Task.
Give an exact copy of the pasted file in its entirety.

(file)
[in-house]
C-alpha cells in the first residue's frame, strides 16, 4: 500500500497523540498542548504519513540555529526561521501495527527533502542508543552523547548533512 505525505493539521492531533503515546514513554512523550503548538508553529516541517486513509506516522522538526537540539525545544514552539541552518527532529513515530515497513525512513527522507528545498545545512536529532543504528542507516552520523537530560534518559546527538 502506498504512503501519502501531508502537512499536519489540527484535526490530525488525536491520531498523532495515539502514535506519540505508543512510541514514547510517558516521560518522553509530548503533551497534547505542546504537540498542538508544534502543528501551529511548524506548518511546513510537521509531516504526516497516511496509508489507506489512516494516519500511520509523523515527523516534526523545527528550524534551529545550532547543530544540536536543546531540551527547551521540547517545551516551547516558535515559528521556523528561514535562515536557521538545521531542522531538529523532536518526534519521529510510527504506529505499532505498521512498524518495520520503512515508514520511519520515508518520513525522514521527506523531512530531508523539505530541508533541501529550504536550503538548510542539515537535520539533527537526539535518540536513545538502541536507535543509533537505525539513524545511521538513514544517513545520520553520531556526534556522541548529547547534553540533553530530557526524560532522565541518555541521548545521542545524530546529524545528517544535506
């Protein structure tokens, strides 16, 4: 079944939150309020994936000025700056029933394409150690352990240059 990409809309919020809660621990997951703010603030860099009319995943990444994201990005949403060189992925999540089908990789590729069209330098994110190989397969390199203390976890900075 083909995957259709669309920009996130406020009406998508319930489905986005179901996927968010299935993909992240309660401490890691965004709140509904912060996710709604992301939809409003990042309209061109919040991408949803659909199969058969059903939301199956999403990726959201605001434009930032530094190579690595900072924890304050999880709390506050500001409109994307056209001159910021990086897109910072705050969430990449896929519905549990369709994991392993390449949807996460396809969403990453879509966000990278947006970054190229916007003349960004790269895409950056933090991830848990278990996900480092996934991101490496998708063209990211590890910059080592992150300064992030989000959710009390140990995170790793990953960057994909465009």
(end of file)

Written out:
[in-house]
C-alpha cells in the first residue's frame, strides 16, 4: 500500500497523540498542548504519513540555529526561521501495527527533502542508543552523547548533512 505525505493539521492531533503515546514513554512523550503548538508553529516541517486513509506516522522538526537540539525545544514552539541552518527532529513515530515497513525512513527522507528545498545545512536529532543504528542507516552520523537530560534518559546527538 502506498504512503501519502501531508502537512499536519489540527484535526490530525488525536491520531498523532495515539502514535506519540505508543512510541514514547510517558516521560518522553509530548503533551497534547505542546504537540498542538508544534502543528501551529511548524506548518511546513510537521509531516504526516497516511496509508489507506489512516494516519500511520509523523515527523516534526523545527528550524534551529545550532547543530544540536536543546531540551527547551521540547517545551516551547516558535515559528521556523528561514535562515536557521538545521531542522531538529523532536518526534519521529510510527504506529505499532505498521512498524518495520520503512515508514520511519520515508518520513525522514521527506523531512530531508523539505530541508533541501529550504536550503538548510542539515537535520539533527537526539535518540536513545538502541536507535543509533537505525539513524545511521538513514544517513545520520553520531556526534556522541548529547547534553540533553530530557526524560532522565541518555541521548545521542545524530546529524545528517544535506
């Protein structure tokens, strides 16, 4: 079944939150309020994936000025700056029933394409150690352990240059 990409809309919020809660621990997951703010603030860099009319995943990444994201990005949403060189992925999540089908990789590729069209330098994110190989397969390199203390976890900075 083909995957259709669309920009996130406020009406998508319930489905986005179901996927968010299935993909992240309660401490890691965004709140509904912060996710709604992301939809409003990042309209061109919040991408949803659909199969058969059903939301199956999403990726959201605001434009930032530094190579690595900072924890304050999880709390506050500001409109994307056209001159910021990086897109910072705050969430990449896929519905549990369709994991392993390449949807996460396809969403990453879509966000990278947006970054190229916007003349960004790269895409950056933090991830848990278990996900480092996934991101490496998708063209990211590890910059080592992150300064992030989000959710009390140990995170790793990953960057994909465009």